Is Anyone Cooler Than Jeff Bridges?
Bernstein, Jacob, Newsweek
Byline: Jacob Bernstein
The slacker hero is having a career renaissance. His next big move: going country.
The idea of branching out from acting to singing could turn even the sanest veteran of the stage and screen into a nervous wreck. Russell Crowe, Lindsay Lohan, Danny Aiello, Kevin Bacon, and Robert Downey Jr. have all released music over the years, and none could honestly tell you it significantly affected their careers for the better. But ask Jeff Bridges if he is concerned about this transition--his self-titled major-label debut album comes out Aug. 16--and he just shrugs and says, "Not really."
It isn't arrogance, Bridges explains. Just a certain "Que sera, sera" about his next chapter. "I don't really think in career terms," he says on his cell phone, which he's using in the back of a chauffeured car that's taking him around Southern California on a recent evening. (Last stop: a pretaped interview with Piers Morgan for CNN; next stop: his Santa Barbara home.) "I've been doing music since I was a kid."
Plus, he recently had some good practice. In 2009 Bridges starred in the film Crazy Heart, playing an aging country singer. What floored people about the performance (and won him his first Oscar) was not just his uncanny understanding of the toll alcoholism can take, but also his surprisingly adept crooning. After doing the movie, and after shooting Tron: Legacy, Bridges and his Crazy Heart musical collaborator T Bone Burnett headed back into the studio to produce a full album.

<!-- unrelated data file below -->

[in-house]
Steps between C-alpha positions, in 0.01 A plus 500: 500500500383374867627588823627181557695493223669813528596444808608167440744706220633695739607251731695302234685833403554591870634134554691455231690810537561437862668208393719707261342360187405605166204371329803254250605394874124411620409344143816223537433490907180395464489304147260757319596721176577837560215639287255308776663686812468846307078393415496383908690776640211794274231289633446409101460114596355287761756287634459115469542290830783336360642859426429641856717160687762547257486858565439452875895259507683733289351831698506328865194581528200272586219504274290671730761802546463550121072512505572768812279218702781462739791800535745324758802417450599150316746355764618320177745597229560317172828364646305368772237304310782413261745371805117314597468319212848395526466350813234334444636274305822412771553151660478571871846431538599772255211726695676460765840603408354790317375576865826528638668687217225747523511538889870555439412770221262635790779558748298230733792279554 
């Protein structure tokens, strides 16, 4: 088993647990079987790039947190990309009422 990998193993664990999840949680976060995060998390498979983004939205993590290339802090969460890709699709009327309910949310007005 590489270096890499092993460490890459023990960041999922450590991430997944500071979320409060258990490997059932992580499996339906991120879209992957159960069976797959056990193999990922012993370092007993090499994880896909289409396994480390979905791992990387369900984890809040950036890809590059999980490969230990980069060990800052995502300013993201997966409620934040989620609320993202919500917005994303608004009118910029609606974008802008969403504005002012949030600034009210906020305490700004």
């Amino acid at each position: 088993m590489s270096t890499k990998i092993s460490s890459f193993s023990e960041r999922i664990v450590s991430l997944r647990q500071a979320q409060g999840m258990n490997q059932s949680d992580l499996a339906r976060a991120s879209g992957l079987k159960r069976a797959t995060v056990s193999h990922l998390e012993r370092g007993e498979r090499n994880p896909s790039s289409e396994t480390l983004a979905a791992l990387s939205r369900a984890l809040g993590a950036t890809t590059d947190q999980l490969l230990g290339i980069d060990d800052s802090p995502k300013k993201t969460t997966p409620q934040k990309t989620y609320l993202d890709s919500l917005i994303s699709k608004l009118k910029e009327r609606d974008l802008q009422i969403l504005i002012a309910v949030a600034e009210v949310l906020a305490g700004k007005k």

No one spent a whole lot of time belaboring or overthinking the process. "It all happened quite quickly," Bridges says. "We cut something like 17 songs in a week. Over-dubs and mixing took longer, but it was fast." The result: a quietly impressive collection that embellishes, rather than detracts from, his career. He's supporting the album with a handful of live shows this summer.
Bridges has always given off a supremely mellow, slightly ho-hum vibe. He just does what he does and does it well. One adventure takes him to another, and he enjoys the ride.
"I'm not that ambitious," Bridges says, transitioning to a discussion of his childhood in California, where he grew up the son of actors Lloyd Bridges and Dorothy Simpson. "I'm a product of nepotism. One of the hardest things for an actor is getting a break, and my dad was so gung-ho about getting me into the business, things came easily."
At 23, Bridges earned a best-supporting-actor Oscar nomination for his role as a football player in The Last Picture Show, and he's worked steadily ever since. …